The 91st Academy Awards: Comments and Concerns

It has been an absolutely astonishing year for the cinema. But for as amazing a year as 2018 had been, we’re also left with facing one of the most insulting awards seasons to have come by in recent memory. You’d think that given last year’s set of nominees they actually would have been growing progressively better, especially having given a film like Moonlight the top honour for the 2016 ceremony (and a well-deserved one at that), but after the Golden Globes came by, I was already worried that we’d already be in store for one of the absolute worst in recent memory. To think that the Oscars would already have gone far beyond that “popular film” award in order to try and raise their viewership, as if the ceremonies themselves haven’t already been stale enough (i.e. overlong montages praising the industry and shallow activism that amounts to nothing), who knew that we’d be in store for one that was so out of touch – particularly in last year’s amazingly bad timing (with it being only barely ahead of the Olympics rather than in February like they usually were)? As a supposed celebration for the cinema comes by within the year, there are many things here to be concerned about.

Continue reading →

The Ballad of Buster Scruggs, the Coen Brothers’ Western Anthology Hits and Misses, but Mostly Hits: Review

✯✯✯✯

The Coen brothers’s anthology The Ballad of Buster Scruggs is a portrait of the many sides of the west, but like any other anthology film there’s always that challenge coming by as to how can all stories ever remain so compelling. You can only get so much charm out of the sort of wit that’s typical of the Coen brothers, but where the film already finds some of its very best footing it also comes right in between some of the weaker portions of the film. That’s not to say I was never entertained by The Ballad of Buster Scruggs, but I had only ever found myself susceptible to dozing off because certain stories didn’t capture my interest as much as another one did. But knowing that the Coen brothers had initially intended this as a miniseries, with every segment representing another facet of the American west, maybe it’s also reflective of what one could also expect from how each story mixes together here. You’ll already know which stories you would want to stick with, just as you would which ones you’ll also find yourself caring less about – but there’s always something entertaining to come out from each story.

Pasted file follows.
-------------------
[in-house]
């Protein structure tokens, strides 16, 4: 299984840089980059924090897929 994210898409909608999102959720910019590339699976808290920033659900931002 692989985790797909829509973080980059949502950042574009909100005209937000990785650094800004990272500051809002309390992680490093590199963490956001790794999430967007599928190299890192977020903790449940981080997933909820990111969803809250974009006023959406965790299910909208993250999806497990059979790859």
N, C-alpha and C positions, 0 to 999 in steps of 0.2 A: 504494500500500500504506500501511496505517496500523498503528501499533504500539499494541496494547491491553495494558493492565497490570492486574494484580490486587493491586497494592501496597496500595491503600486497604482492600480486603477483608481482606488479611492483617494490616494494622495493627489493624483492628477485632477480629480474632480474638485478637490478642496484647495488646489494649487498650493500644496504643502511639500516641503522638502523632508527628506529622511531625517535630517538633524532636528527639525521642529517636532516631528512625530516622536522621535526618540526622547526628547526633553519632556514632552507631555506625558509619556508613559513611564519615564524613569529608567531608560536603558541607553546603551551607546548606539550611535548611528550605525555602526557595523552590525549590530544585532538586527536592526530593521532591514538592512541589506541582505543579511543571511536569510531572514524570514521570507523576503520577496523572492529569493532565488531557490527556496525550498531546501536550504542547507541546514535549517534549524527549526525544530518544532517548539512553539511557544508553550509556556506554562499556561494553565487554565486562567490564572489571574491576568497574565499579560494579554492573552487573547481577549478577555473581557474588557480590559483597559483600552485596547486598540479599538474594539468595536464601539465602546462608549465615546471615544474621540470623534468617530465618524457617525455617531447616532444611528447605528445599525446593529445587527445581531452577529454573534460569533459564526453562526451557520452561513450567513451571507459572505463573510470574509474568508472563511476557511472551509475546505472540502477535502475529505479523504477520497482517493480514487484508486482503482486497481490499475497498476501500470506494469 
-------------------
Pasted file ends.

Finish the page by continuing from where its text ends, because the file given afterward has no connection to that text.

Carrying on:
Continue reading →

The Big Lebowski: The Dude Abides Twenty Years Later

✯✯✯✯✯

It’s hard to pinpoint where the brilliance of the films of the Coen brothers can ever find itself limited because even their weaker films still carry enough of a bite to prevent the experience from being wholly unrewarding. But in these early films they seem to be developing their cynicism all the more and how exactly does it manage to add up to create an endlessly rewatchable ride? First off, you only need The Dude, a soiled rug, and bowling to create the perfect template for a drug-induced neo-noir that only provides more laughs the longer it goes on. It takes only as much as an attitude to make The Big Lebowski one of the Coen brothers’ most distinctive features but at the same time it also proves itself to be their most entertaining movie with such ease. It’s their most entertaining movie because of how well it manages to stick inside of your memory, because it keeps to the attitude and never lets go for as it did say in its own words, “The Dude abides.”

Continue reading →

Suburbicon – Review

✯½

How exactly can one describe what Suburbicon is about? Is it a satire of the ideal “peaceful neighbourhood community” along the lines of Pleasantville? In some sense, but maybe you can also give Suburbicon the fitting name of Unpleasantville in the meantime. At the same time, it also happens to be a commentary on race relations in America, as they call themselves the “greatest nation on Earth.” But not until it is also a murder mystery about one family, and what it leaves on a mild-mannered man, his son, and the boy’s aunt. It’s easy to ask oneself how all of these three manage to tie up together with one another and the only way you can answer it is by saying that Suburbicon tries to be all three at once and ends up becoming a much bigger mess.

Continue reading →